Additionally, guideline adherence in antibiotic prescribing was lower for telemedicine visits than in primary care or urgent care settings.
Kristin Ray, MD, MS
A study of pediatric care visits for acute respiratory infections found that antibiotics were significantly more likely to be prescribed during direct-to-consumer telemedicine visits than during in-person primary care or urgent care visits.
Investigators, led by Kristin Ray, MD, MS, pediatrician, Division of General Academic Pediatrics, UPMC Children’s Hospital of Pittsburgh, also evaluated whether the antibiotic prescriptions were consistent with guidelines. They found that guideline adherence was lower in telemedicine visits.
“As a parent and a pediatrician, I'm excited about the ways that technology innovations can improve access to care for children, but it’s important to make sure that children continue to receive high quality care regardless of how that care is delivered,” Ray told MD Magazine®.
The investigators analyzed claims data from a national health plan database in 2015-2016 to identify pediatric (0-17 years old) visits for acute respiratory infections (ARIs), excluding visits with comorbidities that might affect prescribing. They matched visits on age, sex, chronic medical complexity, state, rurality, health plan type, and ARI diagnosis category to create a matched sample. The matched sample included 4604 DTC telemedicine, 38,408 urgent care, and 485,201 PCP visits for ARIs.
Of children seen by providers via DTC telemedicine visits, 52% were prescribed an antibiotic, compared to 42% of children seen in urgent care settings and 31% of children seen by a primary care provider (P <0.001 for both comparisons).
Additionally, children receiving DTC telemedicine visits were less likely to receive antibiotic prescriptions aligned with guidelines—59% versus 67% for urgent care and 78% for primary care (P <0.001 for both comparisons). Investigators wrote that the differences in antibiotic prescribing levels and guideline-concordant management were primarily driven by greater antibiotic use for visits with a diagnosis of a viral infection.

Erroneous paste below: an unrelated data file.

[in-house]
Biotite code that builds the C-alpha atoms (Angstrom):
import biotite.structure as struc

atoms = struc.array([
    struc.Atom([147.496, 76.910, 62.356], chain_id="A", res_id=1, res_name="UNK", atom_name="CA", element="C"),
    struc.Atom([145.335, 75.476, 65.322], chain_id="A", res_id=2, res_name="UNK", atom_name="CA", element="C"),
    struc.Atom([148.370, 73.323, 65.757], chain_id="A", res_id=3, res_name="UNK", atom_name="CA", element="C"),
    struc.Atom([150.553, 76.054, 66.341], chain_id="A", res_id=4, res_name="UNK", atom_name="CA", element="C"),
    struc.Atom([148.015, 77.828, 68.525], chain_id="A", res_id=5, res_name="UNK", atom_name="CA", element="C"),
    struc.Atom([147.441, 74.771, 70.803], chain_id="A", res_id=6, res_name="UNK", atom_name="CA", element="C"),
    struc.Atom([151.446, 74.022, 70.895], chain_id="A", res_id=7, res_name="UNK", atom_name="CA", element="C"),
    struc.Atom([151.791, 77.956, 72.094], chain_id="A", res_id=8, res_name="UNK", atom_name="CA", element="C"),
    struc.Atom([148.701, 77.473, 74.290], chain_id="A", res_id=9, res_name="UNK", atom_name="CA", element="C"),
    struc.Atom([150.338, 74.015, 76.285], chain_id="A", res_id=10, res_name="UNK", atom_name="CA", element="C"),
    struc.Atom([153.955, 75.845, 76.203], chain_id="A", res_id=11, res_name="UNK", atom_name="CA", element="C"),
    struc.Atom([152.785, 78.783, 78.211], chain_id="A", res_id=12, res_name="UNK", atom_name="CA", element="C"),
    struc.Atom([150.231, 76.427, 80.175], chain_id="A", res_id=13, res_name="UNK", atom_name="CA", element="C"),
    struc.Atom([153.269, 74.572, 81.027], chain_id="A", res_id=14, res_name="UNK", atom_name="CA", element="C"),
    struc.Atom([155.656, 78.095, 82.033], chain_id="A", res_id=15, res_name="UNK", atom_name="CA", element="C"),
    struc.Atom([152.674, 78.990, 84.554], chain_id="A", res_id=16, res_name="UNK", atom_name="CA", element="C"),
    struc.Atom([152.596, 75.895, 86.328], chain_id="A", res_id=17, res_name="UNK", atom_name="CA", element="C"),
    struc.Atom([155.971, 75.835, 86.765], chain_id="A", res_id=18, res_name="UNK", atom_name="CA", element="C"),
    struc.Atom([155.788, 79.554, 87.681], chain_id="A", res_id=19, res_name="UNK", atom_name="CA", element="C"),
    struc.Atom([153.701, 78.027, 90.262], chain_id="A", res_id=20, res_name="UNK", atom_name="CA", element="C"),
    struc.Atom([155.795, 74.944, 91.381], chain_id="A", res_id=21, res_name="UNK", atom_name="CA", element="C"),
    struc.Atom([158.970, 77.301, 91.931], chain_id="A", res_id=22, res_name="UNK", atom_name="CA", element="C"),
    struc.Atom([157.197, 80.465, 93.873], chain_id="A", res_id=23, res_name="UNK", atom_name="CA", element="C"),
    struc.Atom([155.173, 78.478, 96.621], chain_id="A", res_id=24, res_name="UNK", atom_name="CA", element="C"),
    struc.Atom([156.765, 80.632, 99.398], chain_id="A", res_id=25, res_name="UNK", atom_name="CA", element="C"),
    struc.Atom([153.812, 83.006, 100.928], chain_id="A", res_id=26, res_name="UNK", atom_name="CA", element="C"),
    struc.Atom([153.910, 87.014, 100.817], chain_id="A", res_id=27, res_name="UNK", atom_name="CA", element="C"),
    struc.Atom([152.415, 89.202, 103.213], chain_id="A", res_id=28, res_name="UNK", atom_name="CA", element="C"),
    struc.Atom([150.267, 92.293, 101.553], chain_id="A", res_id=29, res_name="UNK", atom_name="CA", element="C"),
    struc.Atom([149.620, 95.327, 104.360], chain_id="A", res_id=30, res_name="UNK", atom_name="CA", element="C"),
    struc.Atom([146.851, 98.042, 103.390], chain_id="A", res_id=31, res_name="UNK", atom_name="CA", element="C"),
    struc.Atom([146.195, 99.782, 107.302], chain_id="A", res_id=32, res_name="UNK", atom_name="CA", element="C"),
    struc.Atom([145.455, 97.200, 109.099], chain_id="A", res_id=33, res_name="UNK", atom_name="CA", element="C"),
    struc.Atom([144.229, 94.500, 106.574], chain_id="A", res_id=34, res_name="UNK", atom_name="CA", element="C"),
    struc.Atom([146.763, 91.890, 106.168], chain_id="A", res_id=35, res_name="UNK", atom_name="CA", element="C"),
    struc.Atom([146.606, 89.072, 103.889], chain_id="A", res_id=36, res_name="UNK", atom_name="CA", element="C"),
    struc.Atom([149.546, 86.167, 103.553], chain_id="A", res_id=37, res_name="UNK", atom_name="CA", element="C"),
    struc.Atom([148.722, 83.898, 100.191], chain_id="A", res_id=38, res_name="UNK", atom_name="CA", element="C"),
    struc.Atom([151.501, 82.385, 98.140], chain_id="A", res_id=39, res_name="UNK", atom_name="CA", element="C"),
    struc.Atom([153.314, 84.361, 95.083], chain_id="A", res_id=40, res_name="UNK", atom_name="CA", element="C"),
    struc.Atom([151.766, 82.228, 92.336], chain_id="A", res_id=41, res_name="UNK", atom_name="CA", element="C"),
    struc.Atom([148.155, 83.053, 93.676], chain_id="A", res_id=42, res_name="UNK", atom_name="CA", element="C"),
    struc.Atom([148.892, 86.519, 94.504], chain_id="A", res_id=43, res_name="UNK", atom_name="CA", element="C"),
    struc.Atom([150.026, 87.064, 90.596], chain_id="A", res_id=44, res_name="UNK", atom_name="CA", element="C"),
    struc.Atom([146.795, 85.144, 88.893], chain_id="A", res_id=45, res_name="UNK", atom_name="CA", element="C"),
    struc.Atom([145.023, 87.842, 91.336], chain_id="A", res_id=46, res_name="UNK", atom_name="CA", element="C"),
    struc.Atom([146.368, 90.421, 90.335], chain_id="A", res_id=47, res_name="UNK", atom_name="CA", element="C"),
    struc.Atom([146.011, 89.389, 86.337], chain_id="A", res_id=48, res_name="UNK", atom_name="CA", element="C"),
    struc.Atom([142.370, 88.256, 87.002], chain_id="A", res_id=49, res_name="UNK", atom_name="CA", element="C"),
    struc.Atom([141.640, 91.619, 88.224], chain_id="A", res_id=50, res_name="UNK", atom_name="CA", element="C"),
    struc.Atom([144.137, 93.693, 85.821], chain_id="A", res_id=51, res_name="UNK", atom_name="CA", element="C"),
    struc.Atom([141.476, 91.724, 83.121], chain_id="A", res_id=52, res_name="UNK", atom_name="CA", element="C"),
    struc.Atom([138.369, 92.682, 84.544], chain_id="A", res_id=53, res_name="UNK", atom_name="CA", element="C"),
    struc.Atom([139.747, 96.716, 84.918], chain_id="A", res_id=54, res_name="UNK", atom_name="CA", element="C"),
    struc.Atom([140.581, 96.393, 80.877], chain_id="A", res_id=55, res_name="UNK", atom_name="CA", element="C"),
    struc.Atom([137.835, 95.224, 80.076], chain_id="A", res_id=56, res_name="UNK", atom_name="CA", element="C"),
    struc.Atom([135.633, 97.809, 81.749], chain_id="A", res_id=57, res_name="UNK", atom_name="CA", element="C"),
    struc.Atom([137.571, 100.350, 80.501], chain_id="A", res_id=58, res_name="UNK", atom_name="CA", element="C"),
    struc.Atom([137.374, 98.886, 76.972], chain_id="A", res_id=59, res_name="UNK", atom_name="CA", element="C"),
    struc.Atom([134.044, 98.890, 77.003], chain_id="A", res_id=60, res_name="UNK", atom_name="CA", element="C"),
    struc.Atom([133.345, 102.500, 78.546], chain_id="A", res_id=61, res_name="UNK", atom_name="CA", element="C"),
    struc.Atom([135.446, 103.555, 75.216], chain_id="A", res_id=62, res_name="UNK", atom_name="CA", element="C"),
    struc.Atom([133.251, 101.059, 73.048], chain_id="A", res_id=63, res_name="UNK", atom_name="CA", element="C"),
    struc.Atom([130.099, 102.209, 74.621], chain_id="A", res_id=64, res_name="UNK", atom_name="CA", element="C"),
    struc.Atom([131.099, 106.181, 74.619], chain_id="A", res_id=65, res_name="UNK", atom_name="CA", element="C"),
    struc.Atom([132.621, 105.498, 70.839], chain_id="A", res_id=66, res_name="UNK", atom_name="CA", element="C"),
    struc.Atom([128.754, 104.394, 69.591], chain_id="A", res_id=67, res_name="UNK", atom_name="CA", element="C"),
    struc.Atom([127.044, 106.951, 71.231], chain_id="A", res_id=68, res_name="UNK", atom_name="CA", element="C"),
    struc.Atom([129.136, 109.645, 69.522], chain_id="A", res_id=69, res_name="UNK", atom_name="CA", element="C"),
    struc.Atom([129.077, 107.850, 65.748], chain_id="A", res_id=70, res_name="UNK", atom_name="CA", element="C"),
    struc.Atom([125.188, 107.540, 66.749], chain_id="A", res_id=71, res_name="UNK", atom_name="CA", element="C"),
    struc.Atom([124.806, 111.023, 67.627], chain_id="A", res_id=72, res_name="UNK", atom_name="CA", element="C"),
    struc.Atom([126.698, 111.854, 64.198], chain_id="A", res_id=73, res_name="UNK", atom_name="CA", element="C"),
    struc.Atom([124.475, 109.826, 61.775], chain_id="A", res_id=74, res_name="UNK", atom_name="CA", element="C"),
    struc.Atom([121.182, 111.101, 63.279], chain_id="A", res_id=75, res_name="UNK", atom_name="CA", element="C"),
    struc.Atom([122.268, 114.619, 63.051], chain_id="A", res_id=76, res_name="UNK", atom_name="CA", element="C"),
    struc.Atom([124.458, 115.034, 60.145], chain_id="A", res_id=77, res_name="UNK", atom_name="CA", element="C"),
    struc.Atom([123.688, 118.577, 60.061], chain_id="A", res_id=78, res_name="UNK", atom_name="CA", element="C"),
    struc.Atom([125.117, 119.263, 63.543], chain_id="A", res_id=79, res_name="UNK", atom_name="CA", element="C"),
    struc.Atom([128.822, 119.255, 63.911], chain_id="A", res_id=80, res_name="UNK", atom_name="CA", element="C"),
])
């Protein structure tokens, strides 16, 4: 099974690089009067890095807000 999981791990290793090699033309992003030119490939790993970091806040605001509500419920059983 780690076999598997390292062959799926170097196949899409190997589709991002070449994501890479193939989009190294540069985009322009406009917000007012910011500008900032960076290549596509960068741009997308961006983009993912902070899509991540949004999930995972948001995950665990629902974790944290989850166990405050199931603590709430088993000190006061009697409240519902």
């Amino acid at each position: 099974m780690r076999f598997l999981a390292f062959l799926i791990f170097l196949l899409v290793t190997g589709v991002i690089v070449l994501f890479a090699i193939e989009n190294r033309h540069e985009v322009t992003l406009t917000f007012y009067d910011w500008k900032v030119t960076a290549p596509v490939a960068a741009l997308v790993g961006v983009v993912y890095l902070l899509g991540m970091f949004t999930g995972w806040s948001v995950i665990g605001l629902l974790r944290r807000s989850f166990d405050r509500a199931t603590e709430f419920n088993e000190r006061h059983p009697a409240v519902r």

While Ray’s study didn’t evaluate the potential causes of higher antibiotic prescriptions with DTC telemedicine, she told MD Mag that in other settings, factors that affect antibiotic prescribing include clinical uncertainty and family expectations.
“It’s possible that physicians caring for children through telemedicine may encounter greater clinical uncertainty—especially if unable to perform an ear exam, for example, or if the physician is more comfortable treating adults—and that uncertainty may lead to more antibiotic prescribing,” Ray told MD Mag.
Ray also noted that these results were unique to pediatric care visits.
“We performed a similar analysis among adults, published separately, and found minimal differences in antibiotic prescribing for adults, so the size of these differences in prescribing among children was surprising,” said Ray. “I think this shows how important it is to examine the implications of new methods of health care delivery not just for adults but also specifically for children.”
Telemedicine, which is also referred to as telehealth, comes in many forms. Ray noted that some models pair patients with providers they already know while others connect patients to clinicians they may not know. Some services use specialized devices like tele-stethoscopes and tele-otoscopes, but others rely solely on the camera on a patient’s device. Given these variations, she stressed that telemedicine will serve certain clinical situations better than others.
“With so many different models of telemedicine, it is important to be thoughtful and evidence-based about differentiating between uses of telemedicine with the potential benefit versus those with less clear benefit or even potential harm,” said Ray.
The study, “Antibiotic Prescribing During Pediatric Direct-to-Consumer Telemedicine Visits,” was published in Pediatrics.